Today we are going to examine signs of tension within colonial society. The colonies were not always harmonious, and there was often tension between rival European nations that played out in this theater. Furthermore, tensions within colonial society were also apparent.
Your task is to examine these four colonial conflicts.
1. WHEN and WHERE was the conflict?
2. What was the root of the conflict?
3. How did it show tension within colonial society?
4. How was it resolved? Or, was it truly resolved at all?
Although not published until 1781, this letter sheds light into what made Americans different from the point of view of a European. As you read, think about the ways that Crevcoeur argued that people living in America were forever changed by their experiences. Comment briefly (using your own name please!) on at least 3 ways the author believes that Colonial Americans differed from Europeans. Comments will be open until class time on Tuesday, August 26th.
And here is a fun little “quiz” we’ll take: how many of these people can you name? I guarantee by the end of the course you will know lots of great stuff about ALL of them! (Well, at least 19 of them…)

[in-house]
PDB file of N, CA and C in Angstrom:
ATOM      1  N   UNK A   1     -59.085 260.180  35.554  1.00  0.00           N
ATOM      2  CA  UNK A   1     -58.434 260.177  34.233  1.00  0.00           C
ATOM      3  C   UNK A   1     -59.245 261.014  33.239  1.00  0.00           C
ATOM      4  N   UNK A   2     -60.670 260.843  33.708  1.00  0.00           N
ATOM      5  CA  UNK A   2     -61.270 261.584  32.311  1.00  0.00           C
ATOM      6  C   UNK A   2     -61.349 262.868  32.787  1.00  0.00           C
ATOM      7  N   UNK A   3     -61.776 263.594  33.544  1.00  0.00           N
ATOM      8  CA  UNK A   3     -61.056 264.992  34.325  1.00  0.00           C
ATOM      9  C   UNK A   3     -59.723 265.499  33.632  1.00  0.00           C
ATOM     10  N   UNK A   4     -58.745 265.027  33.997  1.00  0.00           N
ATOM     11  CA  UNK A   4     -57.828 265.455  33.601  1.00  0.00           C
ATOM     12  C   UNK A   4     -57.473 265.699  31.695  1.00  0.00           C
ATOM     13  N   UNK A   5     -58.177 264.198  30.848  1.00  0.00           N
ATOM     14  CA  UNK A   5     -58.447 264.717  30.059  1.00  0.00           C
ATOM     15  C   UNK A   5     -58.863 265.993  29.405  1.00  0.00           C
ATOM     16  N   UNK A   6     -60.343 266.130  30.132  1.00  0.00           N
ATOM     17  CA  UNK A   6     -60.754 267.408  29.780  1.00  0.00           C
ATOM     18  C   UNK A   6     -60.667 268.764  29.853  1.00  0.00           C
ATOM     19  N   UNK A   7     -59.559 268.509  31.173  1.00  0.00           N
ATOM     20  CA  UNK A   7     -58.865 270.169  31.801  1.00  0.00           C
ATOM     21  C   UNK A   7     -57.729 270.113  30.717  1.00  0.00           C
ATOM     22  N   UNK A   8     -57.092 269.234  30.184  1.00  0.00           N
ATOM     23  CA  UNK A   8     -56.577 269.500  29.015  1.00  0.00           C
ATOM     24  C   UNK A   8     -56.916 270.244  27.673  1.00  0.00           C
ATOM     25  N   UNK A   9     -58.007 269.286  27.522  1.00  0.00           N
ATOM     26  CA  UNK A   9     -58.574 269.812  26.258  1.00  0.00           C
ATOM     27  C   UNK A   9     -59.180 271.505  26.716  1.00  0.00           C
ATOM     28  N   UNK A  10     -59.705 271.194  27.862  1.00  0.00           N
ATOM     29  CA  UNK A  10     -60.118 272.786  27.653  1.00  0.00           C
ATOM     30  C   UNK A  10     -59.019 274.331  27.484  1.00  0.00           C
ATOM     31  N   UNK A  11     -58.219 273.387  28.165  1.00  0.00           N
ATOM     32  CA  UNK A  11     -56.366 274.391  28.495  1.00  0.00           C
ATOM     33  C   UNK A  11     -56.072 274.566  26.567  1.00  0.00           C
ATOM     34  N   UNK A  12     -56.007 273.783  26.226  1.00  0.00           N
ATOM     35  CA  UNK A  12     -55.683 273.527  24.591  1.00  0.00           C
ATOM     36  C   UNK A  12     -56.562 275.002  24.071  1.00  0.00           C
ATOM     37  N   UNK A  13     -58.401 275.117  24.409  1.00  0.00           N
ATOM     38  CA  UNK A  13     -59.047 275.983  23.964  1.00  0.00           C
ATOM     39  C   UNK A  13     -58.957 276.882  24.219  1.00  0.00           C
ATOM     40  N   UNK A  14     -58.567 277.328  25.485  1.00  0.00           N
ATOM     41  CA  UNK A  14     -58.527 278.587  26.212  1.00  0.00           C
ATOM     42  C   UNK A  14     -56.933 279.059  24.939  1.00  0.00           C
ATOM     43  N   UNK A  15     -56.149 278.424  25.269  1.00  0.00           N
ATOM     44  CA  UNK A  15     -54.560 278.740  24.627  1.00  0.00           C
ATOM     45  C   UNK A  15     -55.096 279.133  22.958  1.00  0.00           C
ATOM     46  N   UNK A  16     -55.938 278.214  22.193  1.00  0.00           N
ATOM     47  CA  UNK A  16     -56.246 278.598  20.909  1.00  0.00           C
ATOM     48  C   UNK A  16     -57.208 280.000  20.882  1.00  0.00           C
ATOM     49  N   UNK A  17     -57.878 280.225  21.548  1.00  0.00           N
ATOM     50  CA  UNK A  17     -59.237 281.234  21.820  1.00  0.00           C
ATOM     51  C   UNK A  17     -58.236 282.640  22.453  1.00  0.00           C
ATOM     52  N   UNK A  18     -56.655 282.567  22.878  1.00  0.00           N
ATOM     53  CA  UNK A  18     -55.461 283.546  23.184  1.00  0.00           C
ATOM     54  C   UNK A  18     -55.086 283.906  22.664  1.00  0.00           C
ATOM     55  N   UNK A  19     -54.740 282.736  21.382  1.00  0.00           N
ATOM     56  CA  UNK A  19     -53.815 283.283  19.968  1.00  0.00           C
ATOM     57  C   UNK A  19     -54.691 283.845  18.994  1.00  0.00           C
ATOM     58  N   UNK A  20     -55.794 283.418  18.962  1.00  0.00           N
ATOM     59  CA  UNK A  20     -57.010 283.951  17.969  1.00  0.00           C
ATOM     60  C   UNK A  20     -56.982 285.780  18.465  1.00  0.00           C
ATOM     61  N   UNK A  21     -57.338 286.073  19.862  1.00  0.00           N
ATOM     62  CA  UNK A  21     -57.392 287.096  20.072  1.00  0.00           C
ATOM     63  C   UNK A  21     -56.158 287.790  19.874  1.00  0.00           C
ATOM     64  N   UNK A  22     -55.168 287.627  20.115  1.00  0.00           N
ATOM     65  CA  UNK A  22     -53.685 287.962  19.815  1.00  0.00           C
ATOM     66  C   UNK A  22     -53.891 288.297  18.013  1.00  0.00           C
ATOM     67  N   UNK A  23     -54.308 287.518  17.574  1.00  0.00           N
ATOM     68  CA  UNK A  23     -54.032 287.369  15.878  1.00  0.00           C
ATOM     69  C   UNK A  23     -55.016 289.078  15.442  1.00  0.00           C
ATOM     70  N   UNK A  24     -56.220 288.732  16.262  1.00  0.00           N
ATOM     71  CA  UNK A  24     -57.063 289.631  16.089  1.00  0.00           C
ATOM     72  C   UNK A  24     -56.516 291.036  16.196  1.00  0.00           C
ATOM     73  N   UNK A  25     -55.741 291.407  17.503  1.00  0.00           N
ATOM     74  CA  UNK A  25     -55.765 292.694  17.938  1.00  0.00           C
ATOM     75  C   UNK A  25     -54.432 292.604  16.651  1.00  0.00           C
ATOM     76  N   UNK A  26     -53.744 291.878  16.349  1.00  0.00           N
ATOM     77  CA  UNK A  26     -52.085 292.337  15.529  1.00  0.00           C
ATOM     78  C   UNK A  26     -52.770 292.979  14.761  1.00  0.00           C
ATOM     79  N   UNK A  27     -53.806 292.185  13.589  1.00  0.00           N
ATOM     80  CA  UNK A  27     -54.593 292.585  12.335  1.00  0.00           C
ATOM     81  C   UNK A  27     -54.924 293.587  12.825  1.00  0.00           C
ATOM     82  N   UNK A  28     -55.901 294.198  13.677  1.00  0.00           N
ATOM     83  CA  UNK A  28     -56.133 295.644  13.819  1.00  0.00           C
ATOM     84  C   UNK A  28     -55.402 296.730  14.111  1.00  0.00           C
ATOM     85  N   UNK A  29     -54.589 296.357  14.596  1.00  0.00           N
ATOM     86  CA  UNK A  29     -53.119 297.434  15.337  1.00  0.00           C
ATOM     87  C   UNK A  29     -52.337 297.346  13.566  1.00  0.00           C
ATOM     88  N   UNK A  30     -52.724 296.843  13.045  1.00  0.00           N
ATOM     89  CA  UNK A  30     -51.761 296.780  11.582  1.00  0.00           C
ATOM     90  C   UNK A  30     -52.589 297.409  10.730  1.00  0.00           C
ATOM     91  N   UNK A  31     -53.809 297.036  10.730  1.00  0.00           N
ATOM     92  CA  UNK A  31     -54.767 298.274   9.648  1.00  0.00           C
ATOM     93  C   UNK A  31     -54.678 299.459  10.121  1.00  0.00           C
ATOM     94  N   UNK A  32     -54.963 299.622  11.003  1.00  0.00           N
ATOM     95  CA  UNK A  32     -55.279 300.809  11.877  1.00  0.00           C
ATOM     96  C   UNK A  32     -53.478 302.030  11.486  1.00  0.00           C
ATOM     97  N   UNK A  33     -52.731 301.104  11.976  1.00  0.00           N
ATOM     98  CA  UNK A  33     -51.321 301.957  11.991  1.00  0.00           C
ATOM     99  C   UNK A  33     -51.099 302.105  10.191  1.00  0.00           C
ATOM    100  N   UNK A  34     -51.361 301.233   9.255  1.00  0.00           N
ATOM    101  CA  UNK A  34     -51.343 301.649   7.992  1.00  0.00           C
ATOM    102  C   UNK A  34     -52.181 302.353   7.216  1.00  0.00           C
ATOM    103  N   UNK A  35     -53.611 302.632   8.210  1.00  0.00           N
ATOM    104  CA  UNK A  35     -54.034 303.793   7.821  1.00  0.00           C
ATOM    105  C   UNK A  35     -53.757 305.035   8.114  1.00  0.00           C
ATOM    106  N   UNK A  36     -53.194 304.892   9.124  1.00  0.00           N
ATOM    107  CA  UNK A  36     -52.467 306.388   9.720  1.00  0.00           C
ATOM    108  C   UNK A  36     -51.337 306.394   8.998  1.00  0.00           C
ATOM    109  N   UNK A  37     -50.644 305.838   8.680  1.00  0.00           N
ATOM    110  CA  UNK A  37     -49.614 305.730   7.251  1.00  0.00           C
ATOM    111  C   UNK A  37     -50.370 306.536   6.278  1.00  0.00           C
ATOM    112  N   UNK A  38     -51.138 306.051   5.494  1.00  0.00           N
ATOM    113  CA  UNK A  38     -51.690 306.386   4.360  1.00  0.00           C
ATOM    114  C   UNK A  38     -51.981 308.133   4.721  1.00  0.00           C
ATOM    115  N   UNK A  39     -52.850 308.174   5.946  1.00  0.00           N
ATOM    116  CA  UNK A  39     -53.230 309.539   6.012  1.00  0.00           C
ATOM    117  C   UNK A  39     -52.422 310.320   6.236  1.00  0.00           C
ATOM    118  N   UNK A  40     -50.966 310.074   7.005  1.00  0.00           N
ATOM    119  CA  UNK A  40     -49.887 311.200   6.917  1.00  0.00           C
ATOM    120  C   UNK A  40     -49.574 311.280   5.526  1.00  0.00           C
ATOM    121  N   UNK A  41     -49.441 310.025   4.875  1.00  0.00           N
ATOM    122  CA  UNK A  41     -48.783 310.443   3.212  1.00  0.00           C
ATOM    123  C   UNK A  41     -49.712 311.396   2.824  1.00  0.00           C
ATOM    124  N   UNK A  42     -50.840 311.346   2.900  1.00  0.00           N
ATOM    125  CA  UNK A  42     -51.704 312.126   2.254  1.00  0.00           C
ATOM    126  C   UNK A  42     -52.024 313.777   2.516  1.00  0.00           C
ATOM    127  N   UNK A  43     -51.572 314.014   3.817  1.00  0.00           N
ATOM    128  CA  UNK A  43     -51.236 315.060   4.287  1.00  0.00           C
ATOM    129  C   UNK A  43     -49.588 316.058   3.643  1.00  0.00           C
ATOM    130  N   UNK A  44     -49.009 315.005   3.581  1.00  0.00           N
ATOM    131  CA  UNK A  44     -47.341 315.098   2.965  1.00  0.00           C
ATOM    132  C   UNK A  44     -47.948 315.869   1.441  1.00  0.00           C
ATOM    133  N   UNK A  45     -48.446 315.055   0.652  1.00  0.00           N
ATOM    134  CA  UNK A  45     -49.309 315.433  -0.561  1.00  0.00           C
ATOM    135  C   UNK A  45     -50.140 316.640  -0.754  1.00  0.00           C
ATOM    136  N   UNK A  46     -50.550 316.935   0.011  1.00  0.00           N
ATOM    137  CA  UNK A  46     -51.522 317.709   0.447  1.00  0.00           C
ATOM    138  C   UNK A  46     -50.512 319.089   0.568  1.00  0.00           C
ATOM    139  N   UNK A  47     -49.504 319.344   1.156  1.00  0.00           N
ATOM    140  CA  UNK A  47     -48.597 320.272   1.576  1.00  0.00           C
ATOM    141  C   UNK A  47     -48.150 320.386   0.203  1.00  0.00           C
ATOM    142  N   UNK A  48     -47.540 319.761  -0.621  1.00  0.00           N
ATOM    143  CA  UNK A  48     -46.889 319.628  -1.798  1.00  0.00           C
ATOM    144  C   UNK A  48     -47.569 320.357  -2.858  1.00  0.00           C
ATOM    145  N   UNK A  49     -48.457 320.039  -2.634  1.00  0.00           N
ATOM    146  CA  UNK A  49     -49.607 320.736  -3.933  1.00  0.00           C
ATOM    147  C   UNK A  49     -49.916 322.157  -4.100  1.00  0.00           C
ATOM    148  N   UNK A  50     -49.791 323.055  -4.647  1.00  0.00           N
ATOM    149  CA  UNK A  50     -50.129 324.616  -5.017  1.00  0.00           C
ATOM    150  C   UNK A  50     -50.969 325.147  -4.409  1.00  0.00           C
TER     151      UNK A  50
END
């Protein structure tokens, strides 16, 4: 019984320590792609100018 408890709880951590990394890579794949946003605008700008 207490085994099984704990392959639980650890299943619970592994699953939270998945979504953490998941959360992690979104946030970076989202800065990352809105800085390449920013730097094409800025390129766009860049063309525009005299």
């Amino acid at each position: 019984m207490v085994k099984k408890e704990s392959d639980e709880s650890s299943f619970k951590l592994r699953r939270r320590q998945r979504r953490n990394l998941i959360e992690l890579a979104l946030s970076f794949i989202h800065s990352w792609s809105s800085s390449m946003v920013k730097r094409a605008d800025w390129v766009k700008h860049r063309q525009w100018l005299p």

As extra credit, we are taking donations for a “class bike” to be sent to someone in Africa (and/or also a mechanic’s toolkit to help create a lasting job for someone). To learn more about what bicycles can do, view this video:
Now, come up with a creative way to raise awareness and money for the “Power of Bicycles!” Here is a link to helpful tools with information, statistics, and logos that you can use to create your own flyer, video, etc. to spread the word.
Donations are welcome, but I can’t just give you points for money. To earn extra credit, you need to RAISE AWARENESS. This could be something as simple as tweeting a video or information mentioning @PowerOfBicycles, taking a screenshot, and emailing it to me. That would be 1 point.
For more points, you can get creative! Have a lemonade stand and pass out flyers that you make showing people where the money goes. Sell some old stuff in your garage and pass out a flyer you make showing people where the money goes. Come up with a fundraiser to do here at school, again involving a homemade flyer that shares information on the World Bicycle Relief. Donate a portion of your babysitting earnings, grass-cutting money, etc. and give the person who is paying you a homemade flyer showing them where their money is going.
Depending on the time and effort involved, you can earn up to 10 bonus points. Collections will be taken through Friday, June 6th. Grab some friends and make a difference!